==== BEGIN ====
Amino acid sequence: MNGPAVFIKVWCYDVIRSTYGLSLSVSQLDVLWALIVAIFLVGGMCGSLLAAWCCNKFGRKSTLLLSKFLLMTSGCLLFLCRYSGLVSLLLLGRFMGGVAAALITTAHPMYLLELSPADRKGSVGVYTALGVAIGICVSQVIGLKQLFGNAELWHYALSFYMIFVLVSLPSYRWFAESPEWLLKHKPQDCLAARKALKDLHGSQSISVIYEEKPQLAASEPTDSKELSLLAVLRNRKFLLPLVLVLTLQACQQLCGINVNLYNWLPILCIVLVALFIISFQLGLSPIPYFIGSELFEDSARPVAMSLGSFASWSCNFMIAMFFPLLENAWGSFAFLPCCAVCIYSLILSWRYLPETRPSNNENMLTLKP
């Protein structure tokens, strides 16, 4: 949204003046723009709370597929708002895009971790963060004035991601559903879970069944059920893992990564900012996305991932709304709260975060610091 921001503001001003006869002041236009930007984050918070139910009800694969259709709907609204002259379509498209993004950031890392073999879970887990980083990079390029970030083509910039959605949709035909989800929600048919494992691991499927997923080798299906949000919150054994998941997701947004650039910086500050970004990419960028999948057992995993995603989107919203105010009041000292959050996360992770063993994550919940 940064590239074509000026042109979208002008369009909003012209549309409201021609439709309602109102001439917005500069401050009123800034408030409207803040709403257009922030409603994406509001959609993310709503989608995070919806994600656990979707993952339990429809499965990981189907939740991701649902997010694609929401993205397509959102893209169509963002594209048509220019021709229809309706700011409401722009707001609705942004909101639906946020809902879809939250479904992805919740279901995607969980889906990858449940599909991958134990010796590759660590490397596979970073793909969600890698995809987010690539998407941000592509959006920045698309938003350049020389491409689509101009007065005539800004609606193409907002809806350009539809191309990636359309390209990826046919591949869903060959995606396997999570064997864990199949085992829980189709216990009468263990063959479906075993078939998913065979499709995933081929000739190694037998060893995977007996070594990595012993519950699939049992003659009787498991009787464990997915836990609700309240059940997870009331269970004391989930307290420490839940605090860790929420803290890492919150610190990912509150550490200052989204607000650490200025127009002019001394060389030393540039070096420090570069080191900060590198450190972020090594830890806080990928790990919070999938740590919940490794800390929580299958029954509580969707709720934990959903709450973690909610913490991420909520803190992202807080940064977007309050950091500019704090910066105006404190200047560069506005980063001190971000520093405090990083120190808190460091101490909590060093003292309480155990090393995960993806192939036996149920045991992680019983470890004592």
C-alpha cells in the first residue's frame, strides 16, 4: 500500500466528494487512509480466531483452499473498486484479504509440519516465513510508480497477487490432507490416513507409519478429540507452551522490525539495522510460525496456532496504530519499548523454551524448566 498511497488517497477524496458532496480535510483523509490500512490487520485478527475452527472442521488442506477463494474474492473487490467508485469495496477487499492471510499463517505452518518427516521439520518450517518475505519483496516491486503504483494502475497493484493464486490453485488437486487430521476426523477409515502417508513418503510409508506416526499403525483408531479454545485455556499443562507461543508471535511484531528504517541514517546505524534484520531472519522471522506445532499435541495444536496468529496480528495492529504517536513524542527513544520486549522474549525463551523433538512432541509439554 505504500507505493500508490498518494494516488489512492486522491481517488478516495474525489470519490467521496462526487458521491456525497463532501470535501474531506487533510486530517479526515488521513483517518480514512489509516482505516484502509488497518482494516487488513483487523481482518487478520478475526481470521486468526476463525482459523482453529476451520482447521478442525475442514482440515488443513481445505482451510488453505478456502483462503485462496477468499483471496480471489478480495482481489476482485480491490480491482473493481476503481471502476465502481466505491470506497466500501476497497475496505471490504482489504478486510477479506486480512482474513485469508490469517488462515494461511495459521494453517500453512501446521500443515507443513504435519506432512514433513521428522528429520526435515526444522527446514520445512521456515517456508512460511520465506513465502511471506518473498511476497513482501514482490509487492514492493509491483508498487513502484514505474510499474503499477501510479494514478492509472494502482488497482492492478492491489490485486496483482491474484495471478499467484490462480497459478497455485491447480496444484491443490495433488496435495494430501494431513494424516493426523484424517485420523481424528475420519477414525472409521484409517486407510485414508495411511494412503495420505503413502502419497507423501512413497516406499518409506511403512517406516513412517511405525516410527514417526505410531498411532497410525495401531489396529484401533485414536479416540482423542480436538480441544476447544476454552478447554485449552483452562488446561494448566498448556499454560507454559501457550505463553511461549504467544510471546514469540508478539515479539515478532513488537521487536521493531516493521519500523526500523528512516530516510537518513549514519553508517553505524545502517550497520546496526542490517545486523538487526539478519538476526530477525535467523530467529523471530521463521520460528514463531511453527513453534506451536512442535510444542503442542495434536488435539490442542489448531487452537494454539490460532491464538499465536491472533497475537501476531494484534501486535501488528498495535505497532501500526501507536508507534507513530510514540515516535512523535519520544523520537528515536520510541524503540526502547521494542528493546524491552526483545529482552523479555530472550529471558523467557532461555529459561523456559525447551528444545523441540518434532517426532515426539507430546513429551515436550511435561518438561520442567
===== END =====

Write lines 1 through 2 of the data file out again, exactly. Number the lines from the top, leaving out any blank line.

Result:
Amino acid sequence: MNGPAVFIKVWCYDVIRSTYGLSLSVSQLDVLWALIVAIFLVGGMCGSLLAAWCCNKFGRKSTLLLSKFLLMTSGCLLFLCRYSGLVSLLLLGRFMGGVAAALITTAHPMYLLELSPADRKGSVGVYTALGVAIGICVSQVIGLKQLFGNAELWHYALSFYMIFVLVSLPSYRWFAESPEWLLKHKPQDCLAARKALKDLHGSQSISVIYEEKPQLAASEPTDSKELSLLAVLRNRKFLLPLVLVLTLQACQQLCGINVNLYNWLPILCIVLVALFIISFQLGLSPIPYFIGSELFEDSARPVAMSLGSFASWSCNFMIAMFFPLLENAWGSFAFLPCCAVCIYSLILSWRYLPETRPSNNENMLTLKP
């Protein structure tokens, strides 16, 4: 949204003046723009709370597929708002895009971790963060004035991601559903879970069944059920893992990564900012996305991932709304709260975060610091 921001503001001003006869002041236009930007984050918070139910009800694969259709709907609204002259379509498209993004950031890392073999879970887990980083990079390029970030083509910039959605949709035909989800929600048919494992691991499927997923080798299906949000919150054994998941997701947004650039910086500050970004990419960028999948057992995993995603989107919203105010009041000292959050996360992770063993994550919940 940064590239074509000026042109979208002008369009909003012209549309409201021609439709309602109102001439917005500069401050009123800034408030409207803040709403257009922030409603994406509001959609993310709503989608995070919806994600656990979707993952339990429809499965990981189907939740991701649902997010694609929401993205397509959102893209169509963002594209048509220019021709229809309706700011409401722009707001609705942004909101639906946020809902879809939250479904992805919740279901995607969980889906990858449940599909991958134990010796590759660590490397596979970073793909969600890698995809987010690539998407941000592509959006920045698309938003350049020389491409689509101009007065005539800004609606193409907002809806350009539809191309990636359309390209990826046919591949869903060959995606396997999570064997864990199949085992829980189709216990009468263990063959479906075993078939998913065979499709995933081929000739190694037998060893995977007996070594990595012993519950699939049992003659009787498991009787464990997915836990609700309240059940997870009331269970004391989930307290420490839940605090860790929420803290890492919150610190990912509150550490200052989204607000650490200025127009002019001394060389030393540039070096420090570069080191900060590198450190972020090594830890806080990928790990919070999938740590919940490794800390929580299958029954509580969707709720934990959903709450973690909610913490991420909520803190992202807080940064977007309050950091500019704090910066105006404190200047560069506005980063001190971000520093405090990083120190808190460091101490909590060093003292309480155990090393995960993806192939036996149920045991992680019983470890004592």